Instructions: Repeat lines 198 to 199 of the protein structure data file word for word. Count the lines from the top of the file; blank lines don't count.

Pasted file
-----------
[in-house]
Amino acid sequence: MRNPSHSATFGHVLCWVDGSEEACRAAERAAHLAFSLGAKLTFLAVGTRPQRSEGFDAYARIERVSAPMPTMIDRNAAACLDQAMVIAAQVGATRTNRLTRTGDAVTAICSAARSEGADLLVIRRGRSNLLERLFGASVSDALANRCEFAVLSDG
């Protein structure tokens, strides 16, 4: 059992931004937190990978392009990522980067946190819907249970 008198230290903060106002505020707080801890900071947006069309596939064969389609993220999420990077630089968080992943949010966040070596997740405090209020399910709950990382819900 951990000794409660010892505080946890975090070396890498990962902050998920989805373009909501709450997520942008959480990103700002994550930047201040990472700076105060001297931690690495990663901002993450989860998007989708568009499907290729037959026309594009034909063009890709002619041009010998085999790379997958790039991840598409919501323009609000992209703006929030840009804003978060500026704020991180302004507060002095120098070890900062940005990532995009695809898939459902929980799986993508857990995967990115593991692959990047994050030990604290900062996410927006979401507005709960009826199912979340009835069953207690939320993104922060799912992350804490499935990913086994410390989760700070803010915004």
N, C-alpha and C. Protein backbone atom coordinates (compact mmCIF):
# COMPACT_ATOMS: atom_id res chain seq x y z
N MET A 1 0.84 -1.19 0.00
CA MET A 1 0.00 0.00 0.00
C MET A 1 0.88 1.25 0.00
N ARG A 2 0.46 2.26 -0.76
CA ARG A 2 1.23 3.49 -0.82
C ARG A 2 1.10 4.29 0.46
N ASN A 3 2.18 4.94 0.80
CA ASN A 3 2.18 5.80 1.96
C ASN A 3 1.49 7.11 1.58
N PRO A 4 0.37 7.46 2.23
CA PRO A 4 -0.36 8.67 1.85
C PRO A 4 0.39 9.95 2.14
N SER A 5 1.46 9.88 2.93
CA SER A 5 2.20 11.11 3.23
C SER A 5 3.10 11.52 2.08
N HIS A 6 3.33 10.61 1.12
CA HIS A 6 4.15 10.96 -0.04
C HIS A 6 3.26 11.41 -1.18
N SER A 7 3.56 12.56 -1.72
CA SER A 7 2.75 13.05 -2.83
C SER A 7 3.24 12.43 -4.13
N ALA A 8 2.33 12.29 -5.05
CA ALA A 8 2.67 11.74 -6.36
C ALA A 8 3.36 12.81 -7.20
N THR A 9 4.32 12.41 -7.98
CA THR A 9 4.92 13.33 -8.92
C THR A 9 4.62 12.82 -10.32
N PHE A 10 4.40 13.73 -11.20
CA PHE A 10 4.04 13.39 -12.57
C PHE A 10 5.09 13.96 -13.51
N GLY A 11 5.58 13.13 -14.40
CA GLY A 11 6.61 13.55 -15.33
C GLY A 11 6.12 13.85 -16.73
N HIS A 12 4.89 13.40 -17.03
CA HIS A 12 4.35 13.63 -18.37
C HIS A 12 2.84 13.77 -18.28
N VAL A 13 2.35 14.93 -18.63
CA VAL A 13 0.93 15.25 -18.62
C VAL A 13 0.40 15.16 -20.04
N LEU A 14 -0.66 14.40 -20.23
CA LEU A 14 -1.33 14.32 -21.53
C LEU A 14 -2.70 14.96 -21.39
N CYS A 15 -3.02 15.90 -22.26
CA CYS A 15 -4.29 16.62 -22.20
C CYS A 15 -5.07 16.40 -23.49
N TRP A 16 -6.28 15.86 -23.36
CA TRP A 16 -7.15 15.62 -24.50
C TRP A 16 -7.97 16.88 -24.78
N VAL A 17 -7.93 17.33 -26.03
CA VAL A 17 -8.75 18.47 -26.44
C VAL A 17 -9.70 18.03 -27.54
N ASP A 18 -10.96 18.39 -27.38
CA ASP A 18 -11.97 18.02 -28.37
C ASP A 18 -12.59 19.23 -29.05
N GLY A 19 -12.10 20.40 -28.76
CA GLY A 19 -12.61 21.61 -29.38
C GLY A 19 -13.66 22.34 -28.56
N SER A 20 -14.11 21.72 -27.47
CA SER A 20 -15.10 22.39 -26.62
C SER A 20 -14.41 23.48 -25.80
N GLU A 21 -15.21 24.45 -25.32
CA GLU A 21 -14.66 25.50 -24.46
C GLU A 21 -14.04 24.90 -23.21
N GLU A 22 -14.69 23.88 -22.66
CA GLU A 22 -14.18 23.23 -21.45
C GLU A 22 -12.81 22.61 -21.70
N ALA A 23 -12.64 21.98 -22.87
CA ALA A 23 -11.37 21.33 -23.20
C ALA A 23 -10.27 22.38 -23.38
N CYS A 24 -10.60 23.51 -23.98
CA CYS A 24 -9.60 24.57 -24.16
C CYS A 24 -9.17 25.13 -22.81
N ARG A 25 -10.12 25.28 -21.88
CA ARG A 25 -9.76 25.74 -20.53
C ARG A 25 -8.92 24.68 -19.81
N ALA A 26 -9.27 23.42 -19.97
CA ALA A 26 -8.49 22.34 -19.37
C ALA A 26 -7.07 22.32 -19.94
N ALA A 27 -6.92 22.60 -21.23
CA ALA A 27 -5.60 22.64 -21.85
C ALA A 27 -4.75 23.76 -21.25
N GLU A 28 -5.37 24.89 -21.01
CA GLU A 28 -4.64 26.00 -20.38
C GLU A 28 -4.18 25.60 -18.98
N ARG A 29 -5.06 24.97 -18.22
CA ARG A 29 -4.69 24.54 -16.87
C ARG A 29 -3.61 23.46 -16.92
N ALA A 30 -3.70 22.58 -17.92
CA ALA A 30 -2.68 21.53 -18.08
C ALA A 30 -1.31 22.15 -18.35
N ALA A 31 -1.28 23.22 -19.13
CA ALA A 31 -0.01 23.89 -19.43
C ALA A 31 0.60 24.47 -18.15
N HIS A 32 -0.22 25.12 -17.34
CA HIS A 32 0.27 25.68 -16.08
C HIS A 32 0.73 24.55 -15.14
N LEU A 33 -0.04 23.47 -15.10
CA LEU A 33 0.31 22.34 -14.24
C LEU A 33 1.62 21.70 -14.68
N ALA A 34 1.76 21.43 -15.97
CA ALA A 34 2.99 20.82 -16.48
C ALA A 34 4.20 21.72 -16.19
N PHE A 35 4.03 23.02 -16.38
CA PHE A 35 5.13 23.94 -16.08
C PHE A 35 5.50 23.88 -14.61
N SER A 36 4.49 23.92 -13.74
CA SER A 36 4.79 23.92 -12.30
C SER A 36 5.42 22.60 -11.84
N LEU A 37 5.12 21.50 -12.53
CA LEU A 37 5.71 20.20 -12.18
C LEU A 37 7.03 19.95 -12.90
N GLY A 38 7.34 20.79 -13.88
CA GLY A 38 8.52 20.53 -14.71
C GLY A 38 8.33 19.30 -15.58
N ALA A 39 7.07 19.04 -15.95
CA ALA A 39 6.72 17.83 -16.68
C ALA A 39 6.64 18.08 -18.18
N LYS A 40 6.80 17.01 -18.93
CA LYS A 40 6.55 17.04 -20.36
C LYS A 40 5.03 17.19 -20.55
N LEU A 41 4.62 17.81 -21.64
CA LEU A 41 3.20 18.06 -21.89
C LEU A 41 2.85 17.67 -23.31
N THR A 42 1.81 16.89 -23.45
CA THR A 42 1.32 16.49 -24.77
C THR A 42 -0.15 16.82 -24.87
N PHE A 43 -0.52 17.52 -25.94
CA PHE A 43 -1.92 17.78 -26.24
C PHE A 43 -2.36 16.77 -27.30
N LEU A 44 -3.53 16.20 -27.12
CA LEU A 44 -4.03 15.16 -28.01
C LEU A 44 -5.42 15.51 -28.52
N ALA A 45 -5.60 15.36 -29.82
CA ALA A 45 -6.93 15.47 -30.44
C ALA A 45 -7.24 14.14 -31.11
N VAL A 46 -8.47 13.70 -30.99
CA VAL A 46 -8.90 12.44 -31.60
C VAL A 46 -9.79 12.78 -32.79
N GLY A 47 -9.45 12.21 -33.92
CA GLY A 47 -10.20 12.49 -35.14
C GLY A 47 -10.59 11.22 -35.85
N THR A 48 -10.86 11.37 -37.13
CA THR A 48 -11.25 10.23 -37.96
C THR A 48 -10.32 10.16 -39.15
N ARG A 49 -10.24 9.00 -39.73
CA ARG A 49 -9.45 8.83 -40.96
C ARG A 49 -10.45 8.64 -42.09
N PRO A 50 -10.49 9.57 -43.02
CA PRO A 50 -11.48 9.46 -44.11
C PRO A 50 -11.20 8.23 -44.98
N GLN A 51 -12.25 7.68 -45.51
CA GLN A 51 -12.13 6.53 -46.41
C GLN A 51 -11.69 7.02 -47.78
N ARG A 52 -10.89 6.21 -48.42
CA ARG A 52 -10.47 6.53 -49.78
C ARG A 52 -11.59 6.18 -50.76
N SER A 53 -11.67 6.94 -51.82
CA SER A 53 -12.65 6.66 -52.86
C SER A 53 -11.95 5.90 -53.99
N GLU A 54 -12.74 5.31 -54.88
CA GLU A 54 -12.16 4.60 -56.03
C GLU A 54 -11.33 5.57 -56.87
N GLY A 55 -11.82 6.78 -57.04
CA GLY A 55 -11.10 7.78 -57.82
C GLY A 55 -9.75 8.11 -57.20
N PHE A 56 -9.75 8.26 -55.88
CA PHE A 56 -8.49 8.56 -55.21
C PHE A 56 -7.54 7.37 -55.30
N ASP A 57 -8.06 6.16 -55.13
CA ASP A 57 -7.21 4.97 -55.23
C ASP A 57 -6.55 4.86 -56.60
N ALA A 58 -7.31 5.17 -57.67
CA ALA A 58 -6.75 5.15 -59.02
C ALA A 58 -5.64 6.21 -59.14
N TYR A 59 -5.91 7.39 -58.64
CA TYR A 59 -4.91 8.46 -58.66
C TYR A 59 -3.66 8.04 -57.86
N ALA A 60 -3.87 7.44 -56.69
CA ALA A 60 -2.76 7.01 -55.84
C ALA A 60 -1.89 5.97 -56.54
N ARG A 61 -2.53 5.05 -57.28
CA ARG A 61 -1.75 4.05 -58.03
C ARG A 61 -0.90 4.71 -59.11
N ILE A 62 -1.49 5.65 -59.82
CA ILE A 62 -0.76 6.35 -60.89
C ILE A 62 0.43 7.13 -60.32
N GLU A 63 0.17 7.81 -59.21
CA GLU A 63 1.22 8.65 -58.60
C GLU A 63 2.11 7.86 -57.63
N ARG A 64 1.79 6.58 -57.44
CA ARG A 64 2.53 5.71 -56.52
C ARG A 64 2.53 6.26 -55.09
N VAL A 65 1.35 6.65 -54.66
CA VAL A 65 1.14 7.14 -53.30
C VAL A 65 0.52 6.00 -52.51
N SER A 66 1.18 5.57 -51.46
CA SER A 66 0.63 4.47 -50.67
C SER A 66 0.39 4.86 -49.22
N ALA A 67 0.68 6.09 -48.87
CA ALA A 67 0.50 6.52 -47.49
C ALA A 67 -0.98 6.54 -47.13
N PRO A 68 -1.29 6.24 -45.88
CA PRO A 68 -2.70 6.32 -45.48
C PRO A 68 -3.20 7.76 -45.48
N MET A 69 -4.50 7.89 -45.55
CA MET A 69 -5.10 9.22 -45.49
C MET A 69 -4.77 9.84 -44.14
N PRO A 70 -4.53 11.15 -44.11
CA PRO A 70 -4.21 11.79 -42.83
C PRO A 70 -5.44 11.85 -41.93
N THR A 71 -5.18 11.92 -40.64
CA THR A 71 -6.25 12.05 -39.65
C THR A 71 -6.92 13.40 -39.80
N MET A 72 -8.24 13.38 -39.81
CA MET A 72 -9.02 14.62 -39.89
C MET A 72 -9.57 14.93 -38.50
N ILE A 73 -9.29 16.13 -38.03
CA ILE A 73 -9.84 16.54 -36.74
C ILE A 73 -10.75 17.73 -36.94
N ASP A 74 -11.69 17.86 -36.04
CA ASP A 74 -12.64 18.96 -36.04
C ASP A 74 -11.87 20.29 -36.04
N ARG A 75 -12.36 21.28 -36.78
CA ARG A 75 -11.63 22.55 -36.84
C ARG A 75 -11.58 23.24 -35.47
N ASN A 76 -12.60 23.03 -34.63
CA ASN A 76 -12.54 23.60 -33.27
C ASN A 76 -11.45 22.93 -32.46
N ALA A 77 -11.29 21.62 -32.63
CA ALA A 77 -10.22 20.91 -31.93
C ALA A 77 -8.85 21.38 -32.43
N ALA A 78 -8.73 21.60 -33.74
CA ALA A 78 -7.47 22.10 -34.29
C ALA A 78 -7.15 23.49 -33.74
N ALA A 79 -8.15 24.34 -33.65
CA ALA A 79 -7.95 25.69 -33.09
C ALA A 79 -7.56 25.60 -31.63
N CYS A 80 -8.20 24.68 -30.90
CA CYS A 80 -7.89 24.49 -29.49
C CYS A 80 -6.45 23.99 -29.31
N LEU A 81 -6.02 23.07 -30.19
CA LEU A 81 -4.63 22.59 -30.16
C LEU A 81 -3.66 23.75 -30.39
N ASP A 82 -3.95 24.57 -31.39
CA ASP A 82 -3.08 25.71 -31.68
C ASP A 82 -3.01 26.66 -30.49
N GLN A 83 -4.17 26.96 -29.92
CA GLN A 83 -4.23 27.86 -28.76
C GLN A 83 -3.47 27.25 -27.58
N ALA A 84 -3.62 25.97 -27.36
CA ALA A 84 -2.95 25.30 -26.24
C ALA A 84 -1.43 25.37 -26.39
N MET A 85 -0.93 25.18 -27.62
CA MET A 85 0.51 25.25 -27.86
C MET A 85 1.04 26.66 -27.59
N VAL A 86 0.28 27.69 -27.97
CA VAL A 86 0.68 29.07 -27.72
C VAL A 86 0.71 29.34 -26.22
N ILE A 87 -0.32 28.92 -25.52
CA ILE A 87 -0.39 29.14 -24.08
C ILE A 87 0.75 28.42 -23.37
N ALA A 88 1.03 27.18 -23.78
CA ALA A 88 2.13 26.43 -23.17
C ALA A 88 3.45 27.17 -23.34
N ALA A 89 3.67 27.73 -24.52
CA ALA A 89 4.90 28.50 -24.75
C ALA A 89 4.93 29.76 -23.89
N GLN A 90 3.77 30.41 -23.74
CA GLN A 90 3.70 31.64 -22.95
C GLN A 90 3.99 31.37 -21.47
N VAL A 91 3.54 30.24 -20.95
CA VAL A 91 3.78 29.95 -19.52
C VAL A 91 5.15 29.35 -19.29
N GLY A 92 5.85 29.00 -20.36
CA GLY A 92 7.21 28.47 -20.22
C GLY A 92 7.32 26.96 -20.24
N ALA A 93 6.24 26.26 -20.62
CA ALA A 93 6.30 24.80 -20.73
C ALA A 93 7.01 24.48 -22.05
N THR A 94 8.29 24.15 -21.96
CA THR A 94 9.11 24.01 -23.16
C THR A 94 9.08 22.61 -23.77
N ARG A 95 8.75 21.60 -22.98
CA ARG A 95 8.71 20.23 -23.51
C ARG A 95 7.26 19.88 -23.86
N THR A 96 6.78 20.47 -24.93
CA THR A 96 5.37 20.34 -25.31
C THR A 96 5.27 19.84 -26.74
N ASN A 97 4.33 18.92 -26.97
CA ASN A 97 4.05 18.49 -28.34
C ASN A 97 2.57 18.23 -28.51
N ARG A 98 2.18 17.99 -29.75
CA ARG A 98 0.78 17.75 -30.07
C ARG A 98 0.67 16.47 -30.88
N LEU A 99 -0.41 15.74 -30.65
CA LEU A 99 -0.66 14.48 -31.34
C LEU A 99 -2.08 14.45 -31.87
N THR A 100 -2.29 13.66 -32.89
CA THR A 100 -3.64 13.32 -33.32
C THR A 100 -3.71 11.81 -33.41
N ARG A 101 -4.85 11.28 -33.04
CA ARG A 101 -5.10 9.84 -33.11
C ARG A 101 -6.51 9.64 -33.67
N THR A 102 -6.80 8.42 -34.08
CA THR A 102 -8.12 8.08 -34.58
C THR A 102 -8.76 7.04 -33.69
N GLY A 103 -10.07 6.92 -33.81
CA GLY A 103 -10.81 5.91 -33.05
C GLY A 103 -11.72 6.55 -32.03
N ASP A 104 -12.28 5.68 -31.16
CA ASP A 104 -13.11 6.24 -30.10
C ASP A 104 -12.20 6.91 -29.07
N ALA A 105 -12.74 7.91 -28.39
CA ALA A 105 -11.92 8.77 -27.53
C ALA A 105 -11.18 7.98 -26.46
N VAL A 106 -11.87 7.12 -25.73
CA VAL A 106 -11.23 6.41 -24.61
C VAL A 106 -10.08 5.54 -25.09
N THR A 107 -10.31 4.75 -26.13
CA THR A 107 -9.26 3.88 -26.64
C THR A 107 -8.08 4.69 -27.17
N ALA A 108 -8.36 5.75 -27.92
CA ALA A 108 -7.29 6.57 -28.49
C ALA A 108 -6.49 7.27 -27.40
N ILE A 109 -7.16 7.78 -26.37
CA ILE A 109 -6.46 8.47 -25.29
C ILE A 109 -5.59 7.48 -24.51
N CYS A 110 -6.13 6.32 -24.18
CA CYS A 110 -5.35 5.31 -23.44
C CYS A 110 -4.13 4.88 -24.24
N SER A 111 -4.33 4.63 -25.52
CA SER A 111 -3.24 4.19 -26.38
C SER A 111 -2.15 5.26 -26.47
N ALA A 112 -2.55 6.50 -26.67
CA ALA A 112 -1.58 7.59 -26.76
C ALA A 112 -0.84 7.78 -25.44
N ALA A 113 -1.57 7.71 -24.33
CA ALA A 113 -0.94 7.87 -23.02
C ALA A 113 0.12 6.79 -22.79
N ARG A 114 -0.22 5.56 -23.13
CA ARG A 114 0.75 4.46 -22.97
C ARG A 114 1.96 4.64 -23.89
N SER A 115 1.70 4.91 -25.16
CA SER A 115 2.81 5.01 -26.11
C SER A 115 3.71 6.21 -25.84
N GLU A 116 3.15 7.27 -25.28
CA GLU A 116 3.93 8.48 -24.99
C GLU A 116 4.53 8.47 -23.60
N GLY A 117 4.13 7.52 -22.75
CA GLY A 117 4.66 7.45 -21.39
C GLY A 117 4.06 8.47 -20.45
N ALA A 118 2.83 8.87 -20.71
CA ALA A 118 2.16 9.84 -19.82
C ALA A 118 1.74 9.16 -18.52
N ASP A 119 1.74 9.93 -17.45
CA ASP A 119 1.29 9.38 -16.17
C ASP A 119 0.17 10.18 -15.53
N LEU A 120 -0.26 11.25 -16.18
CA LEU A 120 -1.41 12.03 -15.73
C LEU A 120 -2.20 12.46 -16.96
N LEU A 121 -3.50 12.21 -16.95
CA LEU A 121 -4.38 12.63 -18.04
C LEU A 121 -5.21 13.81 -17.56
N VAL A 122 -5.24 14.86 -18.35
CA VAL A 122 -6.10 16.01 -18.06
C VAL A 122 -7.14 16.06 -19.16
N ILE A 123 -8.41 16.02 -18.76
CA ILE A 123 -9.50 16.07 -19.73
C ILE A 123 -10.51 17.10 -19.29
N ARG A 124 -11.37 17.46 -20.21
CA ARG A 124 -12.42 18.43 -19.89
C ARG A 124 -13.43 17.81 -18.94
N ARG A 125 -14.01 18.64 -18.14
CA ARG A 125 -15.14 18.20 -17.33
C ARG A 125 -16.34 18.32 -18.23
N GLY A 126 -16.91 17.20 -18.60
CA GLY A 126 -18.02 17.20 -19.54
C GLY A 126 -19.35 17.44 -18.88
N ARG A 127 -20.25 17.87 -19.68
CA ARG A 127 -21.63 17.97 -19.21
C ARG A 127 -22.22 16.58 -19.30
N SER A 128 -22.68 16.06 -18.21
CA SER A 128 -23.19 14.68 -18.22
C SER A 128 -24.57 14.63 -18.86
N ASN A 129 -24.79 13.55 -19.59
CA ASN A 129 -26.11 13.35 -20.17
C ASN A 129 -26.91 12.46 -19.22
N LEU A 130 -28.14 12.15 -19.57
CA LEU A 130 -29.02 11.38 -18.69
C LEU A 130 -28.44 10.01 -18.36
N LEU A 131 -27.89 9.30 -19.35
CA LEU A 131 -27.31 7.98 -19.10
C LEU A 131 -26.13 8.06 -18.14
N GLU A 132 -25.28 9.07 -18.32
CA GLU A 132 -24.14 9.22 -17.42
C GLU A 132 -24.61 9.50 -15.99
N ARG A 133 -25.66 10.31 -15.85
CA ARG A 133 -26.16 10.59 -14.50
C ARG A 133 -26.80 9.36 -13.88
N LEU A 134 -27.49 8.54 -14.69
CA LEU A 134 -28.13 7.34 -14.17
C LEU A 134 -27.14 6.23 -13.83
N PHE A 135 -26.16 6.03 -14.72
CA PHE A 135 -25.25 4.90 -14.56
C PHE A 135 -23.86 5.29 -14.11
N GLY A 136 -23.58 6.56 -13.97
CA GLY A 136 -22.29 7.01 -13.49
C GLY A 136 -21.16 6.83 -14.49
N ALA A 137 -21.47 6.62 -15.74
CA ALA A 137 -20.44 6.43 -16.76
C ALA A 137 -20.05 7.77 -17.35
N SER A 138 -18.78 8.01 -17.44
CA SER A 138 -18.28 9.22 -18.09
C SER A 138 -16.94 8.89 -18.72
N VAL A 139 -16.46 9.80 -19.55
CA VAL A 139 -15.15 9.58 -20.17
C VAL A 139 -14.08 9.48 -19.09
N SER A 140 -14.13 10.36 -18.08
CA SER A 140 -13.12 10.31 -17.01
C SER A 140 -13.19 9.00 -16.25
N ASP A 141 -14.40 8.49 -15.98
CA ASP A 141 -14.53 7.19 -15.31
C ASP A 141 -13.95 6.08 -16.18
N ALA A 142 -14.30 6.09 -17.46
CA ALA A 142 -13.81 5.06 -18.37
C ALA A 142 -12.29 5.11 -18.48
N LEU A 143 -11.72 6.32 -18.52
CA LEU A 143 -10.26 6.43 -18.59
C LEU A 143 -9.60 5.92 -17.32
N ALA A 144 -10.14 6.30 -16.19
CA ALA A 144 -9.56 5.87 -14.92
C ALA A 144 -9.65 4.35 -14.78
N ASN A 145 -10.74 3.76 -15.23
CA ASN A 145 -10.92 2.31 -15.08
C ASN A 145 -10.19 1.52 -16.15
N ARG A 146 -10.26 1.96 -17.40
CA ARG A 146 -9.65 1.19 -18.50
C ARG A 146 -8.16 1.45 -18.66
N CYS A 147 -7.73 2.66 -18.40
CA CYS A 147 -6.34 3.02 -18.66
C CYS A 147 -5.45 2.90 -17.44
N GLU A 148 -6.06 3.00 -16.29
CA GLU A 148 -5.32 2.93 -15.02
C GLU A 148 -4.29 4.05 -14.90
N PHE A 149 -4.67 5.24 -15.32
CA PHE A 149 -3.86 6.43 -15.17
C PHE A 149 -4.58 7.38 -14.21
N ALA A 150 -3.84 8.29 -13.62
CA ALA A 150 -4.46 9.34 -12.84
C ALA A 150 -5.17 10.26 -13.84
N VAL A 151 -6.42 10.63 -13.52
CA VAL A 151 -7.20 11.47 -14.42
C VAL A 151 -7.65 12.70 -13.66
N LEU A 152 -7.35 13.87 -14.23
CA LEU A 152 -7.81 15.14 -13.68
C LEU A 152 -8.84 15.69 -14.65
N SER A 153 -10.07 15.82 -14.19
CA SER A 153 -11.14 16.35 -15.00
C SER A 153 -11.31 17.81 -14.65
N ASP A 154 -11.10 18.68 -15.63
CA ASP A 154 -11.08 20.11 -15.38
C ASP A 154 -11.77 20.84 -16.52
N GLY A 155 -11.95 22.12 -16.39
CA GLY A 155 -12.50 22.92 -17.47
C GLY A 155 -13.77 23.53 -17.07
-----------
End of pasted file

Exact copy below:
N VAL A 65 1.35 6.65 -54.66
CA VAL A 65 1.14 7.14 -53.30